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Nursing home repeatedly hung up on deaf woman, attorney general says

Nicole Perkins, a caseworker at St. Joseph’s University Medical Center in Paterson, is deaf and was calling Atrium in May 2016 to get medical records for a client, who is also deaf.

Officials said Perkins used a video relay service, called Purple Communications, to place her call. The service allows deaf and hard-of-hearing callers to communicate using videophones, with sign-language interpreters.

To use Purple, a deaf caller connects with an operator via FaceTime or text message. The operator then calls an intended recipient — in this case, Atrium — and relays the conversation to the deaf caller.

Perkins told state investigators that on her first try, the operator reported that a man answered the phone at Atrium but refused to accept the call, saying, “I’m not responsible,” before he hung up.

The operator called four more times within 10 minutes, officials said, but the same man refused the calls and would not give his name.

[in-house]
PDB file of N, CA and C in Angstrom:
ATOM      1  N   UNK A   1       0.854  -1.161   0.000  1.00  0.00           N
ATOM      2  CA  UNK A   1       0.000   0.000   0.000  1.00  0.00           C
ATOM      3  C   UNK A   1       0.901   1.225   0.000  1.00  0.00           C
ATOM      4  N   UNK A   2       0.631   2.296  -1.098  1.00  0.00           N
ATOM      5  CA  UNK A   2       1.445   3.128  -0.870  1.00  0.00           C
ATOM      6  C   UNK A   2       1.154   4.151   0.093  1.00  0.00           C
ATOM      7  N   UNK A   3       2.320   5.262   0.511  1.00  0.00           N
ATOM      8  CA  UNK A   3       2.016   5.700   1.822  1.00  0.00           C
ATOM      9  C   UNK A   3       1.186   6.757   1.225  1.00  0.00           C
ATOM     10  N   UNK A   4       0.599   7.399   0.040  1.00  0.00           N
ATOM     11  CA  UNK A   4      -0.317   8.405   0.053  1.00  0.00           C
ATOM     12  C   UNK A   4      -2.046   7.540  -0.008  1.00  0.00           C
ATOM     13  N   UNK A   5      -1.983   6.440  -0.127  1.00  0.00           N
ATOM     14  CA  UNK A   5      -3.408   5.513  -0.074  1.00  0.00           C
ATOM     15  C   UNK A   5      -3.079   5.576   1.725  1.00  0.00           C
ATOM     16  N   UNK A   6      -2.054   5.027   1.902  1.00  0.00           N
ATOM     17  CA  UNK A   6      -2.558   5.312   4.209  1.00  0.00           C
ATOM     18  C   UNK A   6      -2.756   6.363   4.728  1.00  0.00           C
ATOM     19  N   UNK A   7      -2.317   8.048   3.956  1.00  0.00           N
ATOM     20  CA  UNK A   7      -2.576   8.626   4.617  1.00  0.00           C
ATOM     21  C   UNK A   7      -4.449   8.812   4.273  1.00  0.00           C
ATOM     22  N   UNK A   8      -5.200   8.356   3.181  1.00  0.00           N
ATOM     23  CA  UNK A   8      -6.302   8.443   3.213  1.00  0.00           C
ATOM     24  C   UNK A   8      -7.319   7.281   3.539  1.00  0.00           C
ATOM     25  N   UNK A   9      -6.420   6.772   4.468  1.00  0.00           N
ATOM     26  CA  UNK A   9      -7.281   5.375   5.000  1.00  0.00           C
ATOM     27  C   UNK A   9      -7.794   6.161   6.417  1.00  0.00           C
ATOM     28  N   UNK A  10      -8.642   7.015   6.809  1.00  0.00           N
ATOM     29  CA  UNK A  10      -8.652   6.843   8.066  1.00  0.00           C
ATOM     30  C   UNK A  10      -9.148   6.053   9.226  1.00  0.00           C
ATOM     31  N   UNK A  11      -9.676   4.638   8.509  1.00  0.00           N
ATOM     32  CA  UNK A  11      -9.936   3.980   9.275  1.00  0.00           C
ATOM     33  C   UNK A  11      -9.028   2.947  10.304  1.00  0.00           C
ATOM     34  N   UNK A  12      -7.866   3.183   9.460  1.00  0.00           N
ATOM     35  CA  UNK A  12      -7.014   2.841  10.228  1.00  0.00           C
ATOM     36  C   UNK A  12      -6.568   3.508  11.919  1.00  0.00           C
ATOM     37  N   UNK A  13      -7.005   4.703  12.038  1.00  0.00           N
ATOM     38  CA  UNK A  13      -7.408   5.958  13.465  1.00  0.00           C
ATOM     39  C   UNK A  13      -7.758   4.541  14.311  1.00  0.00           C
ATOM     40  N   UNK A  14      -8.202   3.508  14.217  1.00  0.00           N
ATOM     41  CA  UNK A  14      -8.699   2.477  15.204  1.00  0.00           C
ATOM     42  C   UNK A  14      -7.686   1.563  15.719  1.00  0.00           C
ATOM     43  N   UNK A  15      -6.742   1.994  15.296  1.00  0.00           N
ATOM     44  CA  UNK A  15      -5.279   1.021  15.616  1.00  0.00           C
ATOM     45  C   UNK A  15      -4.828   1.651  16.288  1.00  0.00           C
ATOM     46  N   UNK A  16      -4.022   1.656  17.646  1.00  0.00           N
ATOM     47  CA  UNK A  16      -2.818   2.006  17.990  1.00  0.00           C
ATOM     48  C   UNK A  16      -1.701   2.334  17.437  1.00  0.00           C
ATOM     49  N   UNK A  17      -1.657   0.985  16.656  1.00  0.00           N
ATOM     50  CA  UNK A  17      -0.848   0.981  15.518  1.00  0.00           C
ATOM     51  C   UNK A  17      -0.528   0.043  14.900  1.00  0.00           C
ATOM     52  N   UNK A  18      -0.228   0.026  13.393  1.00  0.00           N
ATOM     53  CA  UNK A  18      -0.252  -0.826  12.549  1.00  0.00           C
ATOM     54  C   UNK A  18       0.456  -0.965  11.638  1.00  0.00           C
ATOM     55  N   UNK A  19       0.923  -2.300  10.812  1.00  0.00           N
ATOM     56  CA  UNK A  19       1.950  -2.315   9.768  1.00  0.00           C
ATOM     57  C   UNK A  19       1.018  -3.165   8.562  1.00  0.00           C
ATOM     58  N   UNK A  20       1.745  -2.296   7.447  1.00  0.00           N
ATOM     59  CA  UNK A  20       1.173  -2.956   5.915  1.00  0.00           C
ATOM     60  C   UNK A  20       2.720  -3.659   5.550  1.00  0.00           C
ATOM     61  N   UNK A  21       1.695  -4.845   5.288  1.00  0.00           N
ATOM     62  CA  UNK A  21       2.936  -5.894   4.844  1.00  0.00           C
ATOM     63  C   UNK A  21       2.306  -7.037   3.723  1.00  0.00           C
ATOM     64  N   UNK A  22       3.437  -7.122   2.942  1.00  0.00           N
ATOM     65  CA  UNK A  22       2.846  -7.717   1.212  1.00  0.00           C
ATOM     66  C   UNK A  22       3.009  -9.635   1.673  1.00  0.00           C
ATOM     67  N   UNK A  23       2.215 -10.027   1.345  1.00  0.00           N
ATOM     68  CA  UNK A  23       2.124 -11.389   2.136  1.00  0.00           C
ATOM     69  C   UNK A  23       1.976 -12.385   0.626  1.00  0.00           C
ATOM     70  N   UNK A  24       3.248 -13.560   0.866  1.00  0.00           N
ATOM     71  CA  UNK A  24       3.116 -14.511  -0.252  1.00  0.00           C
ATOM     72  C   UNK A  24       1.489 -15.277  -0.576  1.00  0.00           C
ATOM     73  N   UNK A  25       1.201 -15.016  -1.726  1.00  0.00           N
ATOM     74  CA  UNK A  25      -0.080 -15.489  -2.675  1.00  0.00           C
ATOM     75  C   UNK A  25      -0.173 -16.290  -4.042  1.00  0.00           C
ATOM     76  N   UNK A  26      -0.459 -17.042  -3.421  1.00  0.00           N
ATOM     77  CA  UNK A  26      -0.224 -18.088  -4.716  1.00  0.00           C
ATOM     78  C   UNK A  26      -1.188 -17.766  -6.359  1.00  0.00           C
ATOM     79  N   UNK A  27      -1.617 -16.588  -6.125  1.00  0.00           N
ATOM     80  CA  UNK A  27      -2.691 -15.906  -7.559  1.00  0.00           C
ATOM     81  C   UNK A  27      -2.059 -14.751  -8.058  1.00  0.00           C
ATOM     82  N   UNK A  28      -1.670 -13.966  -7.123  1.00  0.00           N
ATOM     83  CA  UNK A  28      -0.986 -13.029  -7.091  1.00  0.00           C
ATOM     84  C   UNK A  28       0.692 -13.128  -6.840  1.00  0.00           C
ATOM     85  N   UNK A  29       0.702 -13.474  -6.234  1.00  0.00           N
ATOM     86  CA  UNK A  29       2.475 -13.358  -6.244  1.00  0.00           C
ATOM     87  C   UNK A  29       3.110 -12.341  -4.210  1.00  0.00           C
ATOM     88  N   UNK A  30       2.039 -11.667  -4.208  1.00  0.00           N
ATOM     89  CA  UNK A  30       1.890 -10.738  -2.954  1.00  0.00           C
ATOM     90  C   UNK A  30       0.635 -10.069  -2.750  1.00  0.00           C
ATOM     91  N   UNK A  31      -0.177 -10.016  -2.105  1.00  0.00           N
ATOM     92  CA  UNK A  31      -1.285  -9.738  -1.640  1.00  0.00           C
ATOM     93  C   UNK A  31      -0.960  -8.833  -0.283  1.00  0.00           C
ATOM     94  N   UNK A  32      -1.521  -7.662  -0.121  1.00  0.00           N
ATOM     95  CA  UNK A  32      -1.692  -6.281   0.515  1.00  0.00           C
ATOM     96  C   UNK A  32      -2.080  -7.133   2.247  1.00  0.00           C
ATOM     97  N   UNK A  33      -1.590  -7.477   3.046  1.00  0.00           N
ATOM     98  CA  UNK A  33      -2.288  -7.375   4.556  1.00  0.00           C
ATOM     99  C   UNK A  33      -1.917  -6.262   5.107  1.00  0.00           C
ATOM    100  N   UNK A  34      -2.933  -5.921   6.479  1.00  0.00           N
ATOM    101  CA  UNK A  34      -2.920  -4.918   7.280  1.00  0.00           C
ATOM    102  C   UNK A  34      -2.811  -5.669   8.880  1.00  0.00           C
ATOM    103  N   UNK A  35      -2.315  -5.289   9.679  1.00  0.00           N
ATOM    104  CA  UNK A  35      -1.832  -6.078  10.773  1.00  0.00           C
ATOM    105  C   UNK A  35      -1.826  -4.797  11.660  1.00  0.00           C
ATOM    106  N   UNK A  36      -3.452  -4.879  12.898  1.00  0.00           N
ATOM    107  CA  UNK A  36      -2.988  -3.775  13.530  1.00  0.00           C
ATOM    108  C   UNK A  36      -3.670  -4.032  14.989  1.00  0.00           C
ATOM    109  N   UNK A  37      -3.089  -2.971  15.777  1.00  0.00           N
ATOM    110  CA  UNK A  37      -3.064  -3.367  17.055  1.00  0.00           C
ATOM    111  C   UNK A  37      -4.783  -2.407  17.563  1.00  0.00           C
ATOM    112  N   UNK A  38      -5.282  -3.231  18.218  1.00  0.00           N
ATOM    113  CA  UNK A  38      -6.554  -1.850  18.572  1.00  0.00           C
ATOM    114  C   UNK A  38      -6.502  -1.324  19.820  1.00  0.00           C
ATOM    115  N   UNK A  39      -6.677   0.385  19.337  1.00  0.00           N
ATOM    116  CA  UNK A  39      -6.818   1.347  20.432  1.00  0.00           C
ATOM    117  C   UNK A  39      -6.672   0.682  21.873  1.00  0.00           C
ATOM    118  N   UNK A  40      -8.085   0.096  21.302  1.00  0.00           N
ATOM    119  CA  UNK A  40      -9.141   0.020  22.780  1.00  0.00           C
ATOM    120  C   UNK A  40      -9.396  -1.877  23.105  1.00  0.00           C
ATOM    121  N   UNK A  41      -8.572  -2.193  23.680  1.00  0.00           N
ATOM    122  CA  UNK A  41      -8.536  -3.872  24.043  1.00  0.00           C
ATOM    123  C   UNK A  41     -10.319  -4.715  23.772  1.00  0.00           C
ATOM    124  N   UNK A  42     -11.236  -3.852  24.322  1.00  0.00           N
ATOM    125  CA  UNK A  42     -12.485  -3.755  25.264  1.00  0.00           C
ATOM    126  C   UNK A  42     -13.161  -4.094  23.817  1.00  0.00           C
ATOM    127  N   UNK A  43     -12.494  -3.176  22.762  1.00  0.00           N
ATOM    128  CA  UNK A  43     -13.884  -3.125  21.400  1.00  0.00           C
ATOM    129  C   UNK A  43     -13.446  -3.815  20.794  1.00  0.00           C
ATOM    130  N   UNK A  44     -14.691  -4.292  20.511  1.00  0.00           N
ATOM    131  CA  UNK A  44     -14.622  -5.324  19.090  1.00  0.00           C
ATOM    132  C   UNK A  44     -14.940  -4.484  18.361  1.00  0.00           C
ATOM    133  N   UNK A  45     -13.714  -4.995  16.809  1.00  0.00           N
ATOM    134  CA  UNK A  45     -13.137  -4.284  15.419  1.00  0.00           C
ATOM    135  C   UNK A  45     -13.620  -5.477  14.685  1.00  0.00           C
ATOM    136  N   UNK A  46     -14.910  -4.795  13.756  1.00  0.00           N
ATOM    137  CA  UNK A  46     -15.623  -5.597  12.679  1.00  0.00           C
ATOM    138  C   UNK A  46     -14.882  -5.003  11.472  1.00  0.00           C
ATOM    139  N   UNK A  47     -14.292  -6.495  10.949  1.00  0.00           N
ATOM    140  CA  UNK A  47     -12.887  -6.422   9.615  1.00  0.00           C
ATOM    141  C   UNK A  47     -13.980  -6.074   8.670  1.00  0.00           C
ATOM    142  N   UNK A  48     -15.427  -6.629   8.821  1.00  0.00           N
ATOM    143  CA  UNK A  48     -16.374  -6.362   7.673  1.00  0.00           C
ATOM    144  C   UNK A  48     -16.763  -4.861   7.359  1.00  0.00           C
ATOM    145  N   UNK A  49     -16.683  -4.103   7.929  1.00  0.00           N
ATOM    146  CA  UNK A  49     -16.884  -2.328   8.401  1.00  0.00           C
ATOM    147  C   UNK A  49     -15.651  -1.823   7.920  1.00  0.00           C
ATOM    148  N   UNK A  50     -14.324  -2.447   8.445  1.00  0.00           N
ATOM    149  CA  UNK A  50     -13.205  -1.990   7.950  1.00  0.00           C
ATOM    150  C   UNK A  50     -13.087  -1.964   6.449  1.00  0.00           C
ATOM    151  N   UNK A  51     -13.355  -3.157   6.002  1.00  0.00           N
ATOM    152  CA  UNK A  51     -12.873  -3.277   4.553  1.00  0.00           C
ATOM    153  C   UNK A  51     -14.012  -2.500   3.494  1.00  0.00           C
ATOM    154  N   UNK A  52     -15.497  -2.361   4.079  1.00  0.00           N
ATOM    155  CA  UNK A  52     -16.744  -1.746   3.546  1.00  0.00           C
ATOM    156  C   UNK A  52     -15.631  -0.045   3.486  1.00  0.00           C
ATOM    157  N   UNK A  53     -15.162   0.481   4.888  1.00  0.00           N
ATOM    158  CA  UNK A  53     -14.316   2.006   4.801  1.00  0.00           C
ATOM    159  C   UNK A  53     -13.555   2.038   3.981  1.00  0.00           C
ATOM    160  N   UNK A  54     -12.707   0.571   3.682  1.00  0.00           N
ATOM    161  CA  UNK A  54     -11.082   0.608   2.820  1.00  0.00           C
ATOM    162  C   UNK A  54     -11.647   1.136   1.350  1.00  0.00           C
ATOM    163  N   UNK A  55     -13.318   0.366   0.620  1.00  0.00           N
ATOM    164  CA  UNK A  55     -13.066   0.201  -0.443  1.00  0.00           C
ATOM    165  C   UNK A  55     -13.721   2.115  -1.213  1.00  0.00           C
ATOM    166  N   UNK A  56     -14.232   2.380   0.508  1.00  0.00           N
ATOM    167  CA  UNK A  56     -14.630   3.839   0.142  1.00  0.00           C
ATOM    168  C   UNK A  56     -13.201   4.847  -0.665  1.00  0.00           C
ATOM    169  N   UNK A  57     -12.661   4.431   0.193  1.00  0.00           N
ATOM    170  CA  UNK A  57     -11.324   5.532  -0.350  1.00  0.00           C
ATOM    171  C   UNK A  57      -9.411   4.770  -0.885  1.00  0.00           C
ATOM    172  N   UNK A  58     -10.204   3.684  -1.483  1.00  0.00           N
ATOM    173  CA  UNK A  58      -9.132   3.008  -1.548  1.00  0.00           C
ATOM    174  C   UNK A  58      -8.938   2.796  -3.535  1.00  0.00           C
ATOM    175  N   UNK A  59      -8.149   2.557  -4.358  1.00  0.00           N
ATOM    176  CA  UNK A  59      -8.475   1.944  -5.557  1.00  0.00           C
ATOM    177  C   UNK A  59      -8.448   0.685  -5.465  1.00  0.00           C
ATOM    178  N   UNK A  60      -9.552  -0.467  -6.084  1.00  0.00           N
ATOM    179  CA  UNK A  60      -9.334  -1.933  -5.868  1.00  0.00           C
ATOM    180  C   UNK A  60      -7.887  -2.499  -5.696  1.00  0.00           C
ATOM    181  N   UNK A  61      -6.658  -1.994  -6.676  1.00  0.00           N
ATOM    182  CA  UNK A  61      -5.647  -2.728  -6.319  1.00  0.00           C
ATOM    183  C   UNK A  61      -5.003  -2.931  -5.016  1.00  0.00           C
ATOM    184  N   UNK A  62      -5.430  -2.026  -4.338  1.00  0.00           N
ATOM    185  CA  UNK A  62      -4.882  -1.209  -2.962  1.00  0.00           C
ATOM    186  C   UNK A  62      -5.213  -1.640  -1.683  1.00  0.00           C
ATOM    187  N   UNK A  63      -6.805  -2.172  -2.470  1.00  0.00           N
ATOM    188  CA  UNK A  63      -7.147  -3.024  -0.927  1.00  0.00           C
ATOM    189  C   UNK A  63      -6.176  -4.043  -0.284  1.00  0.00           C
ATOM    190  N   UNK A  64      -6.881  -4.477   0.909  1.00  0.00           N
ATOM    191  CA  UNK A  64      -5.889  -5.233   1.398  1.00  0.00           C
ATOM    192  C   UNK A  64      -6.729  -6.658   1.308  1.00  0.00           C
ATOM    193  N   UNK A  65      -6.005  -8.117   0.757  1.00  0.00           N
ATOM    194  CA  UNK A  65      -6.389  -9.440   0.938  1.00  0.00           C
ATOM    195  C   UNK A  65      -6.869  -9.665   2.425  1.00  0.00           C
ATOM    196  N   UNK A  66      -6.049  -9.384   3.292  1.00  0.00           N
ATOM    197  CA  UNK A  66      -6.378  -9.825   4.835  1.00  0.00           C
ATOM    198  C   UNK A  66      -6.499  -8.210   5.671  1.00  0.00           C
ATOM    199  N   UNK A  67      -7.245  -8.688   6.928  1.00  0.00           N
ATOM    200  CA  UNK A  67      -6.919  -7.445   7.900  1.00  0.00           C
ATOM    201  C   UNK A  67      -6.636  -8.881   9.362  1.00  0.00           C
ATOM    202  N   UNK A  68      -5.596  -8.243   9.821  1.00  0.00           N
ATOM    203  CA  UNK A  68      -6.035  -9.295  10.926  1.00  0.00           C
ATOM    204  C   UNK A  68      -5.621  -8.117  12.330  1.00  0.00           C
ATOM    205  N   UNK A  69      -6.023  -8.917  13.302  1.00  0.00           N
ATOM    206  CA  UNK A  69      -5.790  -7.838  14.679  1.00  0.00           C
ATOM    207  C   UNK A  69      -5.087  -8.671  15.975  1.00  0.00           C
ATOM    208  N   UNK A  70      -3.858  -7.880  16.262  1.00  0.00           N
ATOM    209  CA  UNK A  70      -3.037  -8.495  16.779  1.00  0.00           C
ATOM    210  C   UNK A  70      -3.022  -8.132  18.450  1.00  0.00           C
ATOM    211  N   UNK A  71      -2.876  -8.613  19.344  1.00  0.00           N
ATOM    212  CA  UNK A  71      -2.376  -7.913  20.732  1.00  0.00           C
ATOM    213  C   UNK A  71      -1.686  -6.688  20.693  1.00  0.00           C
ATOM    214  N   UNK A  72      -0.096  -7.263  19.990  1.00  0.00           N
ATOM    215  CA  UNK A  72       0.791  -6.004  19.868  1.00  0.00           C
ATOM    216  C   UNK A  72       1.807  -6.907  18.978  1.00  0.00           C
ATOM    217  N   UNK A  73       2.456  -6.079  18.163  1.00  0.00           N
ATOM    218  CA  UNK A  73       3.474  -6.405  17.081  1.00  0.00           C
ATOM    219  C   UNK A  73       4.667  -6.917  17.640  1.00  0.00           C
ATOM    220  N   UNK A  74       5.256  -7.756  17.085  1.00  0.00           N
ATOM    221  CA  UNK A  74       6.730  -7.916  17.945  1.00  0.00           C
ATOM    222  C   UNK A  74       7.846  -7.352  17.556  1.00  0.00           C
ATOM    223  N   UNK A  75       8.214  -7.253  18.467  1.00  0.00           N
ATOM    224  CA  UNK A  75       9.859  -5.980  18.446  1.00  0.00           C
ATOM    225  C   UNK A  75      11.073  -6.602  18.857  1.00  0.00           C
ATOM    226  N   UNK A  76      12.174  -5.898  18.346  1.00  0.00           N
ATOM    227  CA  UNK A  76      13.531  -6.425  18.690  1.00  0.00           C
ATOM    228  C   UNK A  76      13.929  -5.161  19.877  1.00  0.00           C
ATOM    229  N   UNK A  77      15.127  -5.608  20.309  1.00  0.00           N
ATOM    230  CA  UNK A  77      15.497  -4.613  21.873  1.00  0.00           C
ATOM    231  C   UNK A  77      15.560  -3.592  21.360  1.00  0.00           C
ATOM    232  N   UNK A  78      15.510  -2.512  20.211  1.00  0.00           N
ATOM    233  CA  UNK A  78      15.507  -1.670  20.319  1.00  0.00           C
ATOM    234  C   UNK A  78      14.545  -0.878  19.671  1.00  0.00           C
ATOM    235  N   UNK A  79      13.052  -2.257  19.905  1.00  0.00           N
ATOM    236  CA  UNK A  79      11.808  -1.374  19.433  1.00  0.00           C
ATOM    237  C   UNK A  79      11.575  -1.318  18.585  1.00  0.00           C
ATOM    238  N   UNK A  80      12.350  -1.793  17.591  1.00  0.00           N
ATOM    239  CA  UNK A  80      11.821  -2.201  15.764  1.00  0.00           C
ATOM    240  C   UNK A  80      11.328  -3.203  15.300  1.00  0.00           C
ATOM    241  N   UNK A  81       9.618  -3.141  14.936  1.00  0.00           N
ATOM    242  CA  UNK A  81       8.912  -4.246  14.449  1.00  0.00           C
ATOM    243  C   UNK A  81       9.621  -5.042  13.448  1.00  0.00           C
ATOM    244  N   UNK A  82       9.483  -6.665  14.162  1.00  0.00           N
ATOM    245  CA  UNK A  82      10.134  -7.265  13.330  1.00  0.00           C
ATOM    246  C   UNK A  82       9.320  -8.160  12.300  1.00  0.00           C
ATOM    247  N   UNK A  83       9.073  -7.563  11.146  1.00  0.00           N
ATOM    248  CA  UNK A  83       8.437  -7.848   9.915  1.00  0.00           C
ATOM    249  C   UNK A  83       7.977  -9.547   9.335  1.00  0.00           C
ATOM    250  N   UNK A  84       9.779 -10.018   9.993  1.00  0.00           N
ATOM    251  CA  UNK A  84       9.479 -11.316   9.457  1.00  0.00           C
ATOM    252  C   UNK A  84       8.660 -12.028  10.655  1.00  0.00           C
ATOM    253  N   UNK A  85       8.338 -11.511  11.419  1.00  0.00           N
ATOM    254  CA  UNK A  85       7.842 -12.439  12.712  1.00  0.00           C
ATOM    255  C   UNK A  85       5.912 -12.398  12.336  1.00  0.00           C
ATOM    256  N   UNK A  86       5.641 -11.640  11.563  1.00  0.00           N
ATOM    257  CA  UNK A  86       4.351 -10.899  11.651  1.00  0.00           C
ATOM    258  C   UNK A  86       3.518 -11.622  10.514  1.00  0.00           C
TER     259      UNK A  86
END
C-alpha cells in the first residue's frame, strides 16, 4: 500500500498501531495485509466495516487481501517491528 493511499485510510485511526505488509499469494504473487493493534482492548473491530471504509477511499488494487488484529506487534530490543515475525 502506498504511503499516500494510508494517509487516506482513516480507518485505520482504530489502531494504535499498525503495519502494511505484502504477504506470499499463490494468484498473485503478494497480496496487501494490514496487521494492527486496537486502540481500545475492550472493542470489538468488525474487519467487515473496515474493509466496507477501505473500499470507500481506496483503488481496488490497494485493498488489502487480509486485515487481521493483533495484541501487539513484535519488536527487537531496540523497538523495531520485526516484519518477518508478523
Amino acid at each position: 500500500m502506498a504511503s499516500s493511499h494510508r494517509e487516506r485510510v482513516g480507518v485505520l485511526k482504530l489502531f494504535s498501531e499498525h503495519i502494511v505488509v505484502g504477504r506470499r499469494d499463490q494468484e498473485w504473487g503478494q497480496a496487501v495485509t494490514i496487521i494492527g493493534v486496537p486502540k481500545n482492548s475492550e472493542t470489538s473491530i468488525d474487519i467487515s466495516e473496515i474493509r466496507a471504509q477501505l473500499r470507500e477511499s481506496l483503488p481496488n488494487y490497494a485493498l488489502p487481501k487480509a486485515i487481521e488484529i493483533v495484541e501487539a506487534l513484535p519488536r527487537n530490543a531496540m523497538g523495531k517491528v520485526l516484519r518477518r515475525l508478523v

Officials said state investigators later obtained phone records from Purple, confirming the operator’s attempts to reach Atrium.

Further investigation found that Atrium employees, including two receptionists, do not know how to answer calls assisted by relay services. Officials said another worker allegedly told investigators he answers the nursing home’s phone when receptionists take breaks and that he might have hung up on what he thought was a robocall.

Officials issued a finding of probable cause in April, saying they were “concerned” about such a lack of awareness.

In a five-page finding, the director of the state Division on Civil Rights, Craig Sashihara, wrote that Atrium’s failure to accept relay calls from Perkins “prevented [her] from performing her job” at St. Joseph’s.

Atrium now must educate all employees on the New Jersey Law Against Discrimination, officials said. That training must teach them how to field calls from relay services.